source Timmermans, Harry (Ed.), Third Design and Decision Support Systems in Architecture and Urban Planning - Part one: Architecture Proceedings (Spa, Belgium), August 18-21, 1996
summary This applied research combines state-of-the-art computer-supported facilitation process with a conceptually new way of structuring behavioral knowledge of the physical environment. The object is to develop a prototypical evaluation/pre-design/design process which can be used in practice. The paper reports on the first phase of an actual building project for a university campus where representatives from all client user groups have participated in GSS facilitated sessions. Large amounts of user information have been organized into a graphically enhanced data base including decisions on key programmatic issues. Proposed GSS sessions for the second phase envision a continuous flow of pre-design information through design and design evaluation processes.
series DDSS
last changed 2003/08/07 14:36

_id 5fc4
authors Fruchter, R.
year 1996
title Conceptual Collaborative Building Design Through Shared Graphics
source IEEE Expert special issue on Al in Civil Engineering, June vol. 33-41
summary The Interdisciplinary Communication Medium computer environment integrates a shared graphic modeling environment with network-based services to accommodate many perspectives in an architecture/engineering/construction team. Communication is critical for achieving better cooperation and coordination among professionals in a multidisciplinary building team. The complexity of large construction projects, the specialization of the project participants, and the different forms of synchronous and asynchronous collaborative work increase the need for intensive information sharing and exchange. Architecture/engineering/construction (A/E/C) professionals use computers to perform a specific discipline's tasks, but they still exchange design decisions and data using paper drawings and documents. Each project participant investigates and communicates alternative solutions through representational idioms that are private to that member's profession. Other project participants must then interpret, extract, and reenter the relevant information using the conventional idioms of their disciplines and in the format required by their tools. The resulting communication difficulties often affect the quality of the final building and the time required to achieve design consensus. This article describes a computer environment, the Interdisciplinary Communication Medium (ICM), that supports conceptual, collaborative building design. The objective is to help improve communication among professionals in a multidisciplinary team. Collaborative teamwork is an iterative process of reaching a shared understanding of the design and construction domains, the requirements, the building to be built, and the necessary commitments. The understanding emerges over time, as team members begin to grasp their own part of the project, and as they provide information that lets others progress. The fundamental concepts incorporated in ICM include A communication cycle for collaborative teamwork that comprises propose-interpret-critique-explain-change notifications. An open system-integration architecture. A shared graphic modeling environment for design exploration and communication. A Semantic Modeling Extension (SME), which introduces a structured way to capture design intent. A change-notification mechanism that documents notes on design changes linked to the graphic models, and routes change notifications. Thus, the process involves communication, negotiation, and team learning.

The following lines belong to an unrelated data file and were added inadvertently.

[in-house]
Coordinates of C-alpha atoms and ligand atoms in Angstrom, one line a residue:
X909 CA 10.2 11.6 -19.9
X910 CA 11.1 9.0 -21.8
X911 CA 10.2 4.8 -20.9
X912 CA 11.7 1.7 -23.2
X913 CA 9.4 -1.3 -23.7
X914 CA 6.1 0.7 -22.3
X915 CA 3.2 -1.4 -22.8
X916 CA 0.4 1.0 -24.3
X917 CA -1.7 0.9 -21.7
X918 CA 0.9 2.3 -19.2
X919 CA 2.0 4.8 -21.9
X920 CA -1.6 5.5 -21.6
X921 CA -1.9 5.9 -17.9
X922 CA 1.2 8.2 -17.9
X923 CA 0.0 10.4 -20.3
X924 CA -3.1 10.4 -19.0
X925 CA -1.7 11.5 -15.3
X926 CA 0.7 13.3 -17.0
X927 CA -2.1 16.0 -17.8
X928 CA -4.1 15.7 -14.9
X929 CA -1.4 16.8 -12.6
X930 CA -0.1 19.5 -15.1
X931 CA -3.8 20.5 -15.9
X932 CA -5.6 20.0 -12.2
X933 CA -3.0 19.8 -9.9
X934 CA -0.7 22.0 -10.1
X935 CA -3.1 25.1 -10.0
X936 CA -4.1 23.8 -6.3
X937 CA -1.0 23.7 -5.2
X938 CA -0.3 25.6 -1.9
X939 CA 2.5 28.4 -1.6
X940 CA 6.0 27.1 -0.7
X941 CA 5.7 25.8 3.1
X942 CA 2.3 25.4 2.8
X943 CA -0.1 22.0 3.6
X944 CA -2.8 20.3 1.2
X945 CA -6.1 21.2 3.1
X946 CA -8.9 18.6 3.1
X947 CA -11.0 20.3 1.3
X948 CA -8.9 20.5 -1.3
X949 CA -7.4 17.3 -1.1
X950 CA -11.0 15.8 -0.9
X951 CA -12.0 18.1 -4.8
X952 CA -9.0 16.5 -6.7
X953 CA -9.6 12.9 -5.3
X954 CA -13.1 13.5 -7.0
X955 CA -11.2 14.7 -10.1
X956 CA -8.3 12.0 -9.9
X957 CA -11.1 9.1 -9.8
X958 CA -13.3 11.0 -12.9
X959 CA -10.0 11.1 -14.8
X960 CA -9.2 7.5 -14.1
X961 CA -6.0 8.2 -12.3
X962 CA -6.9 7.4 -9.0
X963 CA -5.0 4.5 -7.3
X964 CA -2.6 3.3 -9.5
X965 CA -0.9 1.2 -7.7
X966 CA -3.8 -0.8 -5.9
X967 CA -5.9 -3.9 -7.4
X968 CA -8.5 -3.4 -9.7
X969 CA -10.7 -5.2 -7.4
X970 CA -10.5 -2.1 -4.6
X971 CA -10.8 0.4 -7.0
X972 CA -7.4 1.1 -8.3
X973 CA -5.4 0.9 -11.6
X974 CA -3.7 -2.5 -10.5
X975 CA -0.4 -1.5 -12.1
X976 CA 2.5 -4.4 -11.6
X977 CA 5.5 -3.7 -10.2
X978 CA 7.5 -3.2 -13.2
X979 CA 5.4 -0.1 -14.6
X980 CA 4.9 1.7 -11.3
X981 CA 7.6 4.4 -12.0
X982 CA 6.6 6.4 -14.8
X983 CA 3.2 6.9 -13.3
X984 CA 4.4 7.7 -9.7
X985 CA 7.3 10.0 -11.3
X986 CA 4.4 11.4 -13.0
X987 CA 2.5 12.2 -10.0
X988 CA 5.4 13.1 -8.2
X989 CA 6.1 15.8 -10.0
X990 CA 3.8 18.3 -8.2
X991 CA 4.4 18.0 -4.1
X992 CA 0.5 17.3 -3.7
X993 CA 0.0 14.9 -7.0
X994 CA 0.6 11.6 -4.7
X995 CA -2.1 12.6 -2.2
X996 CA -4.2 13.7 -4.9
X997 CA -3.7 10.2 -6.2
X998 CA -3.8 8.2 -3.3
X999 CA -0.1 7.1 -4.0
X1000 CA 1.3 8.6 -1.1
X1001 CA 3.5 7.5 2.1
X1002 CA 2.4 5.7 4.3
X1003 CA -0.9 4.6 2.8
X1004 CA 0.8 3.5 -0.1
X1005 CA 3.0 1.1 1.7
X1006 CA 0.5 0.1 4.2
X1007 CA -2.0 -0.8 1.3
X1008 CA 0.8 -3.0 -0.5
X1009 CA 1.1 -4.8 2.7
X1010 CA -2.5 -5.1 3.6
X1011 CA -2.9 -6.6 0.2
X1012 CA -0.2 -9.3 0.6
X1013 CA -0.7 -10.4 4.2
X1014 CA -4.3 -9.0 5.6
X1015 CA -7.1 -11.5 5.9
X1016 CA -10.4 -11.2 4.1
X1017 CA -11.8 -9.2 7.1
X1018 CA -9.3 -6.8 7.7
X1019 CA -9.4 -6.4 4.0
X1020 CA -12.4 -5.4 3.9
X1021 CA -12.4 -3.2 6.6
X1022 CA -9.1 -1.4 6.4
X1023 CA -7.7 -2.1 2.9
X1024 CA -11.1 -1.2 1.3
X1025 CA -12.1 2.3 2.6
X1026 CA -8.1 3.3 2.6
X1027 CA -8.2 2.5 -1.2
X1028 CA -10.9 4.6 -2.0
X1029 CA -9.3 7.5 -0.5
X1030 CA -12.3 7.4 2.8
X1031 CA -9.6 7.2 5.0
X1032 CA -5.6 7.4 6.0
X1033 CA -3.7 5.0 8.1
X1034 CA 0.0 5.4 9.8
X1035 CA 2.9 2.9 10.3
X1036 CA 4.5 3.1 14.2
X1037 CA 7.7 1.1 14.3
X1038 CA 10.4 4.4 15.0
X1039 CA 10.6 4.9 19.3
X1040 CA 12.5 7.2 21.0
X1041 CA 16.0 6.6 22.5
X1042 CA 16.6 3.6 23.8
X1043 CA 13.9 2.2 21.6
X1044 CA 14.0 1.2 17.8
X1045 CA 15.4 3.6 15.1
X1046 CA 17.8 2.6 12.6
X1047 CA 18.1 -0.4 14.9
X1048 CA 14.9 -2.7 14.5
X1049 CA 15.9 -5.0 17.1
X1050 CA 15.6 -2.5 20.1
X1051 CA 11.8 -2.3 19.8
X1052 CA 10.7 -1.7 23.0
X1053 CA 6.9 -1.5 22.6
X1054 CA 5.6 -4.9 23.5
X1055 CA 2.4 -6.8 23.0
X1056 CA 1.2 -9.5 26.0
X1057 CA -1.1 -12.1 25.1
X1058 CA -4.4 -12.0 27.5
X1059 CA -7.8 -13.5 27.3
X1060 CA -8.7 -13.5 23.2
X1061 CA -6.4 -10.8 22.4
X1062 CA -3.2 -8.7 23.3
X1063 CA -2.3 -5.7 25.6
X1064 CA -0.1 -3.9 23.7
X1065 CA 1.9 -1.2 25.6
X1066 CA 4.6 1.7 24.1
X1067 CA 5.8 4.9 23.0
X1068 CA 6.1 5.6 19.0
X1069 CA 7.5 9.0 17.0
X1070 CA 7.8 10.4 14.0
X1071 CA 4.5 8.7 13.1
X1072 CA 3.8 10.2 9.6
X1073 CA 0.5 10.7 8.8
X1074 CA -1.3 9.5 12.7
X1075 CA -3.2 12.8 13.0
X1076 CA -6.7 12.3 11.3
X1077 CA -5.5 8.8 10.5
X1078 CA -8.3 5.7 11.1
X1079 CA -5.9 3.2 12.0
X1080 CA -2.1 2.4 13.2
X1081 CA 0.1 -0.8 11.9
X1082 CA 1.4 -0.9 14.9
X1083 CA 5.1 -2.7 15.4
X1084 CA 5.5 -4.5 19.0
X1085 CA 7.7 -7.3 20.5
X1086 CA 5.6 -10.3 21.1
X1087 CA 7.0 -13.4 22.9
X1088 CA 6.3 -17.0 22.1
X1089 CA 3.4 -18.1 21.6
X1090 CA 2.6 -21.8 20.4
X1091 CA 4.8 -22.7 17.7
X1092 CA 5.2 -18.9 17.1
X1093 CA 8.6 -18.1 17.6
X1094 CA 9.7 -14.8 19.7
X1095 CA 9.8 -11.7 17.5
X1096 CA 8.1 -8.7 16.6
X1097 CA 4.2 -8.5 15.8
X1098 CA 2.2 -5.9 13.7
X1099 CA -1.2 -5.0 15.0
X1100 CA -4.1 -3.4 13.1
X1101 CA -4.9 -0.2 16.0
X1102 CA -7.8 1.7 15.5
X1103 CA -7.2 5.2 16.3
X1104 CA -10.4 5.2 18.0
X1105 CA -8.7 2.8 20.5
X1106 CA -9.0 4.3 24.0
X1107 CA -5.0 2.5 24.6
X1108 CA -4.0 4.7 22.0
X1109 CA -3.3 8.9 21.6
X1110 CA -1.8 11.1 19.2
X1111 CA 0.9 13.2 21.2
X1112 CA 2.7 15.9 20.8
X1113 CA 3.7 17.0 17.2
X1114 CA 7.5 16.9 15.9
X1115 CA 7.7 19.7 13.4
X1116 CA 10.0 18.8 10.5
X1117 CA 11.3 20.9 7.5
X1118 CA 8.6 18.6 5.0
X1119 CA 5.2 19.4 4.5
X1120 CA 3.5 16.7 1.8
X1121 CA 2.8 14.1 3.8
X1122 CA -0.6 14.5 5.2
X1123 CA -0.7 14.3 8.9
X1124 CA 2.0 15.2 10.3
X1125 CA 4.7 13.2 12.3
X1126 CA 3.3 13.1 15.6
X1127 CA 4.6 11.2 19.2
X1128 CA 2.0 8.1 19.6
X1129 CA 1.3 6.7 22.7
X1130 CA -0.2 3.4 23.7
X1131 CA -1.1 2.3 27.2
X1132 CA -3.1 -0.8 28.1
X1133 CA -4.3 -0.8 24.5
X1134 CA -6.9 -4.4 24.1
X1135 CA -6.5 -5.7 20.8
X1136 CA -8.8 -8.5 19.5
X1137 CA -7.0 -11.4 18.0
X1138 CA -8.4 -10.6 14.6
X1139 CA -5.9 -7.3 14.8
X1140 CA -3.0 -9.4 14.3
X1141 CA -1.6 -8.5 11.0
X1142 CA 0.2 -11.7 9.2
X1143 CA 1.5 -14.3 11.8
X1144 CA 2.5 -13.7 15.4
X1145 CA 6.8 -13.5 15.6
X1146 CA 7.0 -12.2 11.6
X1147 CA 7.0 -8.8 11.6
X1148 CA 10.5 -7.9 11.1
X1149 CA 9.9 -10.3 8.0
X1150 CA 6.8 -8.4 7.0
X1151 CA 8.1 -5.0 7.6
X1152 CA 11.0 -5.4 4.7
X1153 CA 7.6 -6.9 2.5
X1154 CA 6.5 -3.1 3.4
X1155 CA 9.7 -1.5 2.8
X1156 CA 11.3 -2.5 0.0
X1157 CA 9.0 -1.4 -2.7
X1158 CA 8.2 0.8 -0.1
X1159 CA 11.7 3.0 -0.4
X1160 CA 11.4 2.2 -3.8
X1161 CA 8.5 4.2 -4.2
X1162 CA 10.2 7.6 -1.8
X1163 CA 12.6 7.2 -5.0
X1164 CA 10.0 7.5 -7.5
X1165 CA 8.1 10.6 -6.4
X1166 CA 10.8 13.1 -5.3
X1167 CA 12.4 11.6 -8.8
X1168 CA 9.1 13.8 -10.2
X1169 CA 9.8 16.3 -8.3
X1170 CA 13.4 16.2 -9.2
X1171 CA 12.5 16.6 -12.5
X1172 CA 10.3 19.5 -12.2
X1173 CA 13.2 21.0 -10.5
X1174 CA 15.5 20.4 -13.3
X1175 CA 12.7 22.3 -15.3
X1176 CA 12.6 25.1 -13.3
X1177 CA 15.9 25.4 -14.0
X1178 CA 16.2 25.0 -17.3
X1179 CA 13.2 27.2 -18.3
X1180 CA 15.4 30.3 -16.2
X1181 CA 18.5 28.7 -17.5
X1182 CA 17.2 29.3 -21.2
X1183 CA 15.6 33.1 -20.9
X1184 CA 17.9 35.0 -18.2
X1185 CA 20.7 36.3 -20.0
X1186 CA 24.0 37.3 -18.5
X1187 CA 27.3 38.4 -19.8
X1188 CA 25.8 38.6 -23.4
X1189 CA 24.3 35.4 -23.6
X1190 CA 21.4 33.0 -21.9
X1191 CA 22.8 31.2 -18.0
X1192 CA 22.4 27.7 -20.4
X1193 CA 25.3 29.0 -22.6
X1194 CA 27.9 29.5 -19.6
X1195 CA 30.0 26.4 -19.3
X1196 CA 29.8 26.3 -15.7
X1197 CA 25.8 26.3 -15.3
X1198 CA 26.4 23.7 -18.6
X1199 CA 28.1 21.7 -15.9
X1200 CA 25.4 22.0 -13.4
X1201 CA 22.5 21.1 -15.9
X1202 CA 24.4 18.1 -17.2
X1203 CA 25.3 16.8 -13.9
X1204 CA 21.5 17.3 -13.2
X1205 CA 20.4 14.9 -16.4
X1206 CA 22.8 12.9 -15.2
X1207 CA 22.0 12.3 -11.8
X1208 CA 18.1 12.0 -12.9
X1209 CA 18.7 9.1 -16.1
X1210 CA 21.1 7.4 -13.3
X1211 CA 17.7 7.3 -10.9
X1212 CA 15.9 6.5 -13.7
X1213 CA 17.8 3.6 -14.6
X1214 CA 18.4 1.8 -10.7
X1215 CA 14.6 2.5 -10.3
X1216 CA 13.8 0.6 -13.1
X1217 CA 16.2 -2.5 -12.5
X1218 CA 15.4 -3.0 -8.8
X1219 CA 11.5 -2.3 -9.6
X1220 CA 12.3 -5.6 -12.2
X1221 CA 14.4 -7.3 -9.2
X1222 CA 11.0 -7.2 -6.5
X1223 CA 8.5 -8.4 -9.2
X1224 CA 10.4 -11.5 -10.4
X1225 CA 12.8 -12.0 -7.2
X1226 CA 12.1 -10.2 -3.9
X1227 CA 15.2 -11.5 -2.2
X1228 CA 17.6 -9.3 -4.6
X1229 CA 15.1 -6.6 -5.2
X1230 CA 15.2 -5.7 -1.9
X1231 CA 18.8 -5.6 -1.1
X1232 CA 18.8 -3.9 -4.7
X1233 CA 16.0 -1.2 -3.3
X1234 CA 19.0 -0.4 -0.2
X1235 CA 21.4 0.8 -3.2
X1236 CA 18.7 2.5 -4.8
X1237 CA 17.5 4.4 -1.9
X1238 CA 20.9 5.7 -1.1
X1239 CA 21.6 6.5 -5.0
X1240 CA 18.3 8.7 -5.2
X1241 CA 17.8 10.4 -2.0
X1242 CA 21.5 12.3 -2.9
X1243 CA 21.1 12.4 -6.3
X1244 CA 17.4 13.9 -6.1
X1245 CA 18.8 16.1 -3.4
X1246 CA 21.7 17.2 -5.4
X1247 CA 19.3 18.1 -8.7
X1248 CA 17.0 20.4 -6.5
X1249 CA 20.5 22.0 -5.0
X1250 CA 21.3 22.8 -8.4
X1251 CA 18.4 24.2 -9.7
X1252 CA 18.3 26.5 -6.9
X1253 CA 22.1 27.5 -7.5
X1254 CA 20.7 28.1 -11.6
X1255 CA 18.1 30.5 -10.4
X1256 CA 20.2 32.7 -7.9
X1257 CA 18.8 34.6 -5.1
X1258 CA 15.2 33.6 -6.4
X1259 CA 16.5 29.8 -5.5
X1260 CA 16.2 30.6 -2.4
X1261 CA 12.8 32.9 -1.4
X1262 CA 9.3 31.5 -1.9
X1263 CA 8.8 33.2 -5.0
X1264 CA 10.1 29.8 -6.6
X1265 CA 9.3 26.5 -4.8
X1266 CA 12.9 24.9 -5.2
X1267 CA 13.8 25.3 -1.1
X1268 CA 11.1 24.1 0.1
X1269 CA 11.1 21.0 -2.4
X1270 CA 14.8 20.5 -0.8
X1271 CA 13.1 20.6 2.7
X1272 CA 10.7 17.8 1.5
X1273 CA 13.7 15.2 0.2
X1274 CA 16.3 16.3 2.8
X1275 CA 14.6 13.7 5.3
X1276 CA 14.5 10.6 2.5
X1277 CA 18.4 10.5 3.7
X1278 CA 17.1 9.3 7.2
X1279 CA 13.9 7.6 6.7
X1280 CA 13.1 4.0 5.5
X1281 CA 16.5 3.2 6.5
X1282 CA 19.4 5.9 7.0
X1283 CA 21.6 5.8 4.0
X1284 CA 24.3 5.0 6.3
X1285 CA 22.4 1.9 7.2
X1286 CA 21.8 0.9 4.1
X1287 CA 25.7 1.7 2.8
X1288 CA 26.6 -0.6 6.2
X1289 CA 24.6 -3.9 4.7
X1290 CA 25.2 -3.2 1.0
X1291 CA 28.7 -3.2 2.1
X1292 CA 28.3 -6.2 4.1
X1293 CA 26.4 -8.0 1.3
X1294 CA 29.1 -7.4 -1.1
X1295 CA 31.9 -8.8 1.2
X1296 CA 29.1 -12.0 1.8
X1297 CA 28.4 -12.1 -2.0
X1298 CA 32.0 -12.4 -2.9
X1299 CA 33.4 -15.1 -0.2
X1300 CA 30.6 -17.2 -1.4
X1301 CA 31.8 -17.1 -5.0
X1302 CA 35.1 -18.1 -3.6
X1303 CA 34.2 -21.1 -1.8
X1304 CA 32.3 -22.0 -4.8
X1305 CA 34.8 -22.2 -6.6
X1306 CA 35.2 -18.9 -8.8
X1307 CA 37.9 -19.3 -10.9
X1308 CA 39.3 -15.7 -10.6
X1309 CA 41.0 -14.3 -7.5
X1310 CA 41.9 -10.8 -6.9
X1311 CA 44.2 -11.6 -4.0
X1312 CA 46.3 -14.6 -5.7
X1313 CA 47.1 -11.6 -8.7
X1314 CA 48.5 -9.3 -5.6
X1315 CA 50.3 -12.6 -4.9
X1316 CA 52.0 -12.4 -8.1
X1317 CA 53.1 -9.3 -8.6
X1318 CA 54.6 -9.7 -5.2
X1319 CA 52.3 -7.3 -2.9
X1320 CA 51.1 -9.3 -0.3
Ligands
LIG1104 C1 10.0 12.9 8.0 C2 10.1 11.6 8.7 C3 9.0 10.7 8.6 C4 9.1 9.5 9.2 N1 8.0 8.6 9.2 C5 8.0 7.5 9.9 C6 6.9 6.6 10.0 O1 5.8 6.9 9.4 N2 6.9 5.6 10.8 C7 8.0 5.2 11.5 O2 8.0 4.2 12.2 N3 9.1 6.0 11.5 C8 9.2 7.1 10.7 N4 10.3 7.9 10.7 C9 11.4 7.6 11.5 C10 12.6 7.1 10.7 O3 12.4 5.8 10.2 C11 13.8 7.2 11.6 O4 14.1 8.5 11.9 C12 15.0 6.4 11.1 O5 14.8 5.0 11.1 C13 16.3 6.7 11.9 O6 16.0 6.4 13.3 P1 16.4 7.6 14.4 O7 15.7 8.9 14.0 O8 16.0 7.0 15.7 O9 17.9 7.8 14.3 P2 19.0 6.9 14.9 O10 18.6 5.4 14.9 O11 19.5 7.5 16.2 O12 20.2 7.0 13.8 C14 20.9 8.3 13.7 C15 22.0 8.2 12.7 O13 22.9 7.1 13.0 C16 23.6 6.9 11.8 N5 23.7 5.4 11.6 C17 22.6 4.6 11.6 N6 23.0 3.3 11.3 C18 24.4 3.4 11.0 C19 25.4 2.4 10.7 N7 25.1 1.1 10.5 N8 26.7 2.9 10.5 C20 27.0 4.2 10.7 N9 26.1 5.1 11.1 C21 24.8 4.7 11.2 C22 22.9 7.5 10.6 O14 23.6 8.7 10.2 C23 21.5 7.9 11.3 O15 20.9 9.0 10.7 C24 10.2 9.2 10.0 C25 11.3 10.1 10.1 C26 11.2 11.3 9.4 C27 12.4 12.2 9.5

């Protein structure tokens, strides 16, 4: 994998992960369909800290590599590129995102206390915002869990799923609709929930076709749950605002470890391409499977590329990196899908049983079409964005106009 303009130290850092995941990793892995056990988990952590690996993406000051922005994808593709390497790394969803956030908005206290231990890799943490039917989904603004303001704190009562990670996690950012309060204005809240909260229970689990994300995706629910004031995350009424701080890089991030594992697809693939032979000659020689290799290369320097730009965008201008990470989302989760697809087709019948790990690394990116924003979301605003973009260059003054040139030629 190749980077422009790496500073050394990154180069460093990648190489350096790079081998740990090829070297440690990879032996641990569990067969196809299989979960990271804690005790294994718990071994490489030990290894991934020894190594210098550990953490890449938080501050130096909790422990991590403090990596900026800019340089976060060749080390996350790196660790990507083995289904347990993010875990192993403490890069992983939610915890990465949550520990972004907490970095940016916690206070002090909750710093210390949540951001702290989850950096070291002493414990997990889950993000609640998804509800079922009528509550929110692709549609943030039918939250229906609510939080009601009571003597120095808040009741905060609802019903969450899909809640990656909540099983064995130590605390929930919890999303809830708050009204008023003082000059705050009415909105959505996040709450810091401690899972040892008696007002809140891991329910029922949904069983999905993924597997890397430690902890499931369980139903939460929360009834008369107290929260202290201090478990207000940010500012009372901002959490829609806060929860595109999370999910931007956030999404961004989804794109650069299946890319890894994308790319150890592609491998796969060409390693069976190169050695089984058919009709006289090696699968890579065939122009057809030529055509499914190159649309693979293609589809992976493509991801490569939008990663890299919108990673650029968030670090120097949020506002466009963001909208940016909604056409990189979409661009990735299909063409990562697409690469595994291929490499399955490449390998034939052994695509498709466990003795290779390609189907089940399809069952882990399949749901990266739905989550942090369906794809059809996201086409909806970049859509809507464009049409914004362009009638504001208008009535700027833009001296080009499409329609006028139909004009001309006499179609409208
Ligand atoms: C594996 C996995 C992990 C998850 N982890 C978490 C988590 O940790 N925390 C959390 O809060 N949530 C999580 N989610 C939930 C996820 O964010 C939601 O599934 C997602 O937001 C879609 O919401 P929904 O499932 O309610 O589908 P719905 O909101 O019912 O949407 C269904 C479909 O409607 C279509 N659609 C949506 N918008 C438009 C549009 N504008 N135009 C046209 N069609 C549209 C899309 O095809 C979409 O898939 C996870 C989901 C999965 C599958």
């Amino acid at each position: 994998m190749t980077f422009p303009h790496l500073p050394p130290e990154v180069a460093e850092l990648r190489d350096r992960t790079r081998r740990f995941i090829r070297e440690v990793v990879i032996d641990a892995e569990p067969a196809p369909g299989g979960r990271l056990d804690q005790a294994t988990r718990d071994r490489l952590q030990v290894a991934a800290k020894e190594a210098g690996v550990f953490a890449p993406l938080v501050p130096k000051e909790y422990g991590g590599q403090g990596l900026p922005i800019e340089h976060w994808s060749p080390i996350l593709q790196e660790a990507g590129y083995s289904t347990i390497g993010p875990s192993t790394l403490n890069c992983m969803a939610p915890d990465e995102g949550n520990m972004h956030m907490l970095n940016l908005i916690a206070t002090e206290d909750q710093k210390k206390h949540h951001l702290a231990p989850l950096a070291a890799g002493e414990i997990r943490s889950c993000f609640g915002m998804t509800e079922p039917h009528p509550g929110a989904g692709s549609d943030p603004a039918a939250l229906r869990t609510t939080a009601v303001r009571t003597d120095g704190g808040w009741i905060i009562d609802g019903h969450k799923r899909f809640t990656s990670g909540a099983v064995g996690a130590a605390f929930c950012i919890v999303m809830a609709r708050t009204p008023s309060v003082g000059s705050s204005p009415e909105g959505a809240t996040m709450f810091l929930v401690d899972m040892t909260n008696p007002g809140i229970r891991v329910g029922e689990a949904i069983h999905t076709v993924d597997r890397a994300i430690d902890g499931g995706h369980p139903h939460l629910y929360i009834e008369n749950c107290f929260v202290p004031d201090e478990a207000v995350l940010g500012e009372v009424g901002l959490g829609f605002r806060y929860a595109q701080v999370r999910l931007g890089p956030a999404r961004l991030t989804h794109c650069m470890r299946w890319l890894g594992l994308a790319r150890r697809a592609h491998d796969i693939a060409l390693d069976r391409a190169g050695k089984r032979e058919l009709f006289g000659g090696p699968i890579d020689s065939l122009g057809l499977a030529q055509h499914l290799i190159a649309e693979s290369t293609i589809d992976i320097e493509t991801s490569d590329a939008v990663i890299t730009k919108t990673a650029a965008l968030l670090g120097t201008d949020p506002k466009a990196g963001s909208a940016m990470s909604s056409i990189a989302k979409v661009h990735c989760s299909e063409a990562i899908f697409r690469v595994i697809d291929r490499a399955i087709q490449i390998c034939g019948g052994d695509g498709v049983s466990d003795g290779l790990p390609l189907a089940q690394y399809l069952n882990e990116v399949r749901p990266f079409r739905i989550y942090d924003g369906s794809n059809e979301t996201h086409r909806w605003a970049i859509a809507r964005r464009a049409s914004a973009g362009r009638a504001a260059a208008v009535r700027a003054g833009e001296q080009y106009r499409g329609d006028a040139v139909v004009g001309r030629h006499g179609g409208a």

series journal paper
last changed 2003/04/23 13:14

_id a322
authors Gavin, Lesley
year 1996
title Practice and On -Line Learning
source Education for Practice [14th eCAADe Conference Proceedings / ISBN 0-9523687-2-2] Lund (Sweden) 12-14 September 1996, pp. 163-170
summary In response to the growing need for the provision of continuing education for architects in practice, the Open University has been examining the possibilities of offering postgraduate courses in the Built Environment. The Open University is a unique institution within the UK, in that all of its 150,000 students are taught through supported open learning. The production of teaching material for distance learning on this scale has involved the exploration of various teaching and learning methods. The OU has had over 25 years experience of distance learning as such and although many of its current teaching methods lend themselves admirably to the development of computer based distance learning, there is still ample opportunity to exploit new technologies in teaching methods. Recent developments within the field of multimedia, video conferencing etc. lend themselves admirably to visually orientated subjects such as architecture. Over the last year the programme of development into the Built Environment has involved the production of 3 pilot modules in the areas of Conservation, Sustainability in Architecture & Planning, and in Construction Technology. These modules are currently being developed for production on CD-ROM, but with a long term view that they may be offered on-line.

This paper will discuss how computer technology can be utilised in continuing education beyond schools of architecture and into a practice based environment.

series eCAADe
email ucftleg@ucl.ac.uk